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The Case of Dr. Besikci

To the Editors:

This is to protest the continued detention of Dr. Ismail Besikci, a Turkish sociologist and authority on the Kurdish population in Turkey, and, until recently assistant professor at the University of Erzerum, in the heart of Turkish Kurdistan.

Dr. Besikci’s field work in a number of publications, confirmed the view held by other observers of Turkish affairs that the eight to ten million Kurds in Turkey, comprising one quarter of the country’s total population, have, since 1923, been the victims of official repression at the hands of successive Ankara governments. Dr. Besikci’s work documented the following conditions: that Kurdish provinces in Turkey are subjected to systematic and deliberate underdevelopment; that use of the Kurdish language, either spoken or written, is banned by Turkish law; that the propagation of Kurdish culture is forbidden in the Turkish school system. In fact, to speak of the Kurds in Turkey in terms other than as “mountain Turks who have forgotten their mother tongue,” is an offense punishable by imprisonment.

When Dr. Besikci refused to recant his findings, he was dismissed from his teaching post, arrested and tried for “undermining national feelings and making communist and separatist propaganda.” In December of 1972, he was convicted and sentenced to thirteen years imprisonment.

Following the Turkish General Amnesty of July 1974, Dr. Besikci was released. Refused reappointment to his teaching position, Ismail Besikci nonetheless completed three other scholarly works describing the massive deportation of Kurds by the Turks from 1920 to 1930. With the completion of these works in 1977, Dr. Besikci was again arrested and indicted. The charge lodged against him was “insulting the memory of Ataturk and undermining national feelings.” He was convicted as charged and sentenced in December of 1978 to three years in prison.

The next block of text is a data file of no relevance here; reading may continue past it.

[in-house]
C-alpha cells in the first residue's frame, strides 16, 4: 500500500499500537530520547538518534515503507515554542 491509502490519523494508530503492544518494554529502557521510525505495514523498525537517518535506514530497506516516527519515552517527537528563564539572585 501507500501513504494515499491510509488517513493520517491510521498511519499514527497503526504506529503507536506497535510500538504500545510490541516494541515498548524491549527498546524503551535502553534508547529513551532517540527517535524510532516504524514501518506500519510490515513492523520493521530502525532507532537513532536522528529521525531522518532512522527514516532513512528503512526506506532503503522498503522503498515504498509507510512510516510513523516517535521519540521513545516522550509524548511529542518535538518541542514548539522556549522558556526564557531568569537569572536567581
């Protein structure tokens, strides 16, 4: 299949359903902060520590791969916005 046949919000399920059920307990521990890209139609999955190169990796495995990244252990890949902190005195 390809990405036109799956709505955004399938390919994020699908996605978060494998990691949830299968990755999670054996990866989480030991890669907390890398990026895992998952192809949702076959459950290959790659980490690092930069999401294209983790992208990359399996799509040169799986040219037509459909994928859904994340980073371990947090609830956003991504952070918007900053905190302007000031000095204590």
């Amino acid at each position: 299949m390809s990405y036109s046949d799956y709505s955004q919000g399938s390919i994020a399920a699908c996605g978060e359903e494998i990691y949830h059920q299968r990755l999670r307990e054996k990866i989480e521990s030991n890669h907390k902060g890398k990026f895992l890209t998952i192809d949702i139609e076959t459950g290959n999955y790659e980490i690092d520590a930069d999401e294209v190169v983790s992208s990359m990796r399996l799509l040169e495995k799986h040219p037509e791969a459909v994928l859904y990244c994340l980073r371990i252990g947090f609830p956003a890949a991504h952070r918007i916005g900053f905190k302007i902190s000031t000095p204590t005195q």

It was at the time of his second imprisonment that Amnesty International adopted Dr. Besikci as a prisoner of conscience and initiated efforts to secure his release. Reports reaching Amnesty’s headquarters claimed that Dr. Besikci had been tortured while in prison.

Released from prison on April 13, 1981, Ismail Besikci enjoyed less than three months of freedom before being arrested on July 19 of that year. Held for forty-two days, Dr. Besikci was charged with having “sullied the good reputation of the Turkish State.” According to current reports, Dr. Besikci has already been convicted and sentenced to ten years imprisonment.

The sacrifice of this man of courage to the antihumanitarian policies of the Ankara military junta cannot be countenanced. We urge the government of Turkey to act speedily to rectify the wrongs committed by previous Turkish administrations against its Kurdish citizens, to accord them full civil liberties and communal rights and to release this Turkish prisoner of consicence.

Stanley Diamond

Richard Falk

Robert L. Heilbroner

Edward J. Nell

New School for Social Research

New York, New York

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